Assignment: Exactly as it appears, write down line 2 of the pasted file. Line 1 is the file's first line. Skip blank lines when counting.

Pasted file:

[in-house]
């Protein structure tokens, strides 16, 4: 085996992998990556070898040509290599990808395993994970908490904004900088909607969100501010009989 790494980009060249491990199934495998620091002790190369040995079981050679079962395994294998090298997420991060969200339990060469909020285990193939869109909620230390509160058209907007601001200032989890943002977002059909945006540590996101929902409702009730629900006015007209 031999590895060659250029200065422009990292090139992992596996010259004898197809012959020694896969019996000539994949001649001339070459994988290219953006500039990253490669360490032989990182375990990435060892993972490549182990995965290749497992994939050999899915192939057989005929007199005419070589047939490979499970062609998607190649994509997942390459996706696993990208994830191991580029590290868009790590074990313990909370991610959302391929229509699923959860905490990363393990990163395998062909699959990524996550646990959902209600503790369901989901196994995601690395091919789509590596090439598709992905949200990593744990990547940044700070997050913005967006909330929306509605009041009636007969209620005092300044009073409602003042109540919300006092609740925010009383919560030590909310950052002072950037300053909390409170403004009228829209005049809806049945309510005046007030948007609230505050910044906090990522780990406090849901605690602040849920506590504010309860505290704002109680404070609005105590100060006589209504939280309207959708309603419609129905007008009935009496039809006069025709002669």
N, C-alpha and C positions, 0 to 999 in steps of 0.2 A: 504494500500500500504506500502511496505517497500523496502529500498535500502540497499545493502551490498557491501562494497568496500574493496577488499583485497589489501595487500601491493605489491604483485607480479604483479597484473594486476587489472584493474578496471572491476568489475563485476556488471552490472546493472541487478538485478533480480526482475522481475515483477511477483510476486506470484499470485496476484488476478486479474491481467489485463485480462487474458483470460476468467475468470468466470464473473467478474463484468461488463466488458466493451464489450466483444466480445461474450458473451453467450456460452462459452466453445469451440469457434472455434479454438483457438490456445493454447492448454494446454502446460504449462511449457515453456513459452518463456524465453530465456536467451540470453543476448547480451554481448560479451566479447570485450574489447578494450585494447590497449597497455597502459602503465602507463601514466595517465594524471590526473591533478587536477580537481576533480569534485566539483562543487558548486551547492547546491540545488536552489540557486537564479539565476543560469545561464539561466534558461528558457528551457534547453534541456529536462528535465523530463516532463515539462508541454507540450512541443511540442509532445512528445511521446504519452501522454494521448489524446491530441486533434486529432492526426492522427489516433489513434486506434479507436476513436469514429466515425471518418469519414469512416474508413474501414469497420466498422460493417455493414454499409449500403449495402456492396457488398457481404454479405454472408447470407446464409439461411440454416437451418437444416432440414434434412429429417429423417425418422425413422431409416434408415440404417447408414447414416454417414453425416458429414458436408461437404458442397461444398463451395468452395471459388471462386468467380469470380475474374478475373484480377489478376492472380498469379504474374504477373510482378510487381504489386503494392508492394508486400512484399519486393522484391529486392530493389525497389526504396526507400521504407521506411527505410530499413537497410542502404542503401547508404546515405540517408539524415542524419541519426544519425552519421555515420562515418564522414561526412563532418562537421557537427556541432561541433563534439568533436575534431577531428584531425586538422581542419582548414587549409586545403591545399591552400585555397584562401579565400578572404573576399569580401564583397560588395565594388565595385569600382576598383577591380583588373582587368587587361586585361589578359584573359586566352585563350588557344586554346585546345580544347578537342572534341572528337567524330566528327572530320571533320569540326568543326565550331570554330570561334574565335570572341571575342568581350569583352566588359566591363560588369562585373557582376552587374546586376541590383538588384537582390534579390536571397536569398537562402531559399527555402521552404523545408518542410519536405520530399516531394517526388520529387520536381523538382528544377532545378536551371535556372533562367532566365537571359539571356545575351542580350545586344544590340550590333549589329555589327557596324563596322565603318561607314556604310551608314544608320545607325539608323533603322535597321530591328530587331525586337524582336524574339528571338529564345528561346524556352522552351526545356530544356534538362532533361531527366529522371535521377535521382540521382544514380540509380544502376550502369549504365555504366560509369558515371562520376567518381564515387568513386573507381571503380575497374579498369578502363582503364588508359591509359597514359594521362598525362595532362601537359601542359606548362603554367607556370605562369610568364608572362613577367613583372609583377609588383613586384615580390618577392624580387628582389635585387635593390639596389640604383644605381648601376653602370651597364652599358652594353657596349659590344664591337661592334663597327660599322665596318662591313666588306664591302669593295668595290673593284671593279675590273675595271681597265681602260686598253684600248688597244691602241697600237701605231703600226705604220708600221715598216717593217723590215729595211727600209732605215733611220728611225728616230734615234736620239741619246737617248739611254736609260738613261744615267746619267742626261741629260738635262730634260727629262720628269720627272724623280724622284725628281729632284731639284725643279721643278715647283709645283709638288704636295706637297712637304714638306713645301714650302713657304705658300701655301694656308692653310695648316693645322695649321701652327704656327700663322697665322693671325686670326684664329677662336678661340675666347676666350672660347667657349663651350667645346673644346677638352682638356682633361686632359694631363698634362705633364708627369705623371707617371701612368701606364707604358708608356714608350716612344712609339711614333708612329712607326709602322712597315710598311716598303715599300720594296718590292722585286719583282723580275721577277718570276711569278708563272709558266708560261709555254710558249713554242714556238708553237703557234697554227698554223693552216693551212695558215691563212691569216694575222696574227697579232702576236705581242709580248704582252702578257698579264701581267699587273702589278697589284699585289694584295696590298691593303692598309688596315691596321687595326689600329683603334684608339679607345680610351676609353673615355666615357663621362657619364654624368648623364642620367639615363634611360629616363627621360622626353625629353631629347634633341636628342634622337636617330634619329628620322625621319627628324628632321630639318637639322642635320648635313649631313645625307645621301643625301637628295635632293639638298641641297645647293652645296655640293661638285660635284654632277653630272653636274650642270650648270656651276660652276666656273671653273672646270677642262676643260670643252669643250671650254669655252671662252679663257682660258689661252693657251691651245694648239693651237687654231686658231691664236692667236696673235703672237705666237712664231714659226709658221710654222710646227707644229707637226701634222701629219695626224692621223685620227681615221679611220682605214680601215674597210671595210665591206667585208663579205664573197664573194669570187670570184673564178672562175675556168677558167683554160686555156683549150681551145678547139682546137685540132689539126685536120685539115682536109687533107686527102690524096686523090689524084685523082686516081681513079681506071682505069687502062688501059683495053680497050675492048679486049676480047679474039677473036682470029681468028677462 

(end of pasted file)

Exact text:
């Protein structure tokens, strides 16, 4: 085996992998990556070898040509290599990808395993994970908490904004900088909607969100501010009989 790494980009060249491990199934495998620091002790190369040995079981050679079962395994294998090298997420991060969200339990060469909020285990193939869109909620230390509160058209907007601001200032989890943002977002059909945006540590996101929902409702009730629900006015007209 031999590895060659250029200065422009990292090139992992596996010259004898197809012959020694896969019996000539994949001649001339070459994988290219953006500039990253490669360490032989990182375990990435060892993972490549182990995965290749497992994939050999899915192939057989005929007199005419070589047939490979499970062609998607190649994509997942390459996706696993990208994830191991580029590290868009790590074990313990909370991610959302391929229509699923959860905490990363393990990163395998062909699959990524996550646990959902209600503790369901989901196994995601690395091919789509590596090439598709992905949200990593744990990547940044700070997050913005967006909330929306509605009041009636007969209620005092300044009073409602003042109540919300006092609740925010009383919560030590909310950052002072950037300053909390409170403004009228829209005049809806049945309510005046007030948007609230505050910044906090990522780990406090849901605690602040849920506590504010309860505290704002109680404070609005105590100060006589209504939280309207959708309603419609129905007008009935009496039809006069025709002669």